Suspended sprinter Sha’Carri Richardson will not be part of the U.S. Olympic team in Tokyo after USA Track & Field announced its pool of runners for the 4-x-100 women’s relay Tuesday. The 21-year-old, who won the 100-meter event at the U.S. Olympic trials, was left off the relay team, ending hopes she would be included even after testing positive for marijuana. Richardson shot to stardom with her shock of orange hair and exuberance and looked set for a global star turn at the Tokyo Games before testing positive for THC, the active ingredient in marijuana, at the trials. Richardson took full ownership of the positive test, saying she had used marijuana to cope with grief from the death of her biological mother, something she had only learned recently from a reporter questioning her about the death.
The positive test, the circumstances around Richardson’s use, and the country’s rapidly evolving mores about marijuana use ignited a public debate about the appropriateness of banning an athlete for using something that was not only legal in the state she was in, but not even a performance-enhancing substance. THC is banned by the U.S. anti-doping body because it was banned by the World Anti-Doping Agency. The selection process for the U.S. Olympic team is pretty set in stone and determined by the results of the trials such that, even with the minimum 30-day suspension, Richardson was not going to be able to run the sprint at the games because the positive drug test automatically nullified her 100-meter qualifying time. But there was some hope of finding a middle ground in the form of the track and field governing body selecting Richardson to participate as part of the 4x100-meter relay team, which allows for more discretion in composing the six-member squad.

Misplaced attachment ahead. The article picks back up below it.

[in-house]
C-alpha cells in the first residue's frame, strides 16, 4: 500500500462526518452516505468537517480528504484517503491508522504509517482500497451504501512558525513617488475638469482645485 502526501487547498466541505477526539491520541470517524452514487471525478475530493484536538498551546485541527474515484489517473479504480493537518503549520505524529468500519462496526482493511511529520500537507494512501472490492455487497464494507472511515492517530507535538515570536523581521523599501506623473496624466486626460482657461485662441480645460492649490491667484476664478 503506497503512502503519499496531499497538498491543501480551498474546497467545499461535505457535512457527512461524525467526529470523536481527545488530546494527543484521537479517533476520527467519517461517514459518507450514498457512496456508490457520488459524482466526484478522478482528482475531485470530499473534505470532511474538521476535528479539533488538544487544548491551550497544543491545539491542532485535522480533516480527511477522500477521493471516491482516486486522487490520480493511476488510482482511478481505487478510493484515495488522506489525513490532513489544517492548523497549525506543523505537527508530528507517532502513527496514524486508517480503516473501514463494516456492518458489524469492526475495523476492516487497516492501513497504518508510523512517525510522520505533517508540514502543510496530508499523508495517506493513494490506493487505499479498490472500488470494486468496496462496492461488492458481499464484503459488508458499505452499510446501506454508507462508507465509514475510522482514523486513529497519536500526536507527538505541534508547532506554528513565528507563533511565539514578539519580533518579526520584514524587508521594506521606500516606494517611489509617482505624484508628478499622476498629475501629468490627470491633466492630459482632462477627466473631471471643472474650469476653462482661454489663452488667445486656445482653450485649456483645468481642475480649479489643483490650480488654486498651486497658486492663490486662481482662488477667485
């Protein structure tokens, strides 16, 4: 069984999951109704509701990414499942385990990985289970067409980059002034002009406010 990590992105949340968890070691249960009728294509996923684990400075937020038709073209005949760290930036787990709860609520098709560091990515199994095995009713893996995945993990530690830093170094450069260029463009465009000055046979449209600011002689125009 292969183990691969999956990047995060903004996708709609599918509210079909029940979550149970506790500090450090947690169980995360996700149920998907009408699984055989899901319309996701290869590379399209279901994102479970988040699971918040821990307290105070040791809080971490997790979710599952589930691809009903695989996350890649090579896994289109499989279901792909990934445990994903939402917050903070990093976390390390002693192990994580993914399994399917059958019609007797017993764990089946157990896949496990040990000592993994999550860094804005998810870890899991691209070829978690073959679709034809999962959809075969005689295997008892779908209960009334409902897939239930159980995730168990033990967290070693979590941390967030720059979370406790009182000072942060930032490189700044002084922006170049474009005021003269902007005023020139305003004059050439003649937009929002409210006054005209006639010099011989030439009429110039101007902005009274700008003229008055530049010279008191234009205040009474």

USA Track & Field nixed that possibility, even though Richardson’s suspension would technically be lifted in time for the event, which is in the latter portion of the games. The body said it was sympathetic to Richardson’s circumstances and agreed that THC’s presence on the banned substance list should be reevaluated, but ultimately it came down to a question of fairness to the other competitors. “It would be detrimental to the integrity of the U.S. Olympic Team Trials for Track & Field if USATF amended its policies following competition, only weeks before the Olympic Games,” a USATF statement read. “All USATF athletes are equally aware of and must adhere to the current anti-doping code, and our credibility as the National Governing Body would be lost if rules were only enforced under certain circumstances.”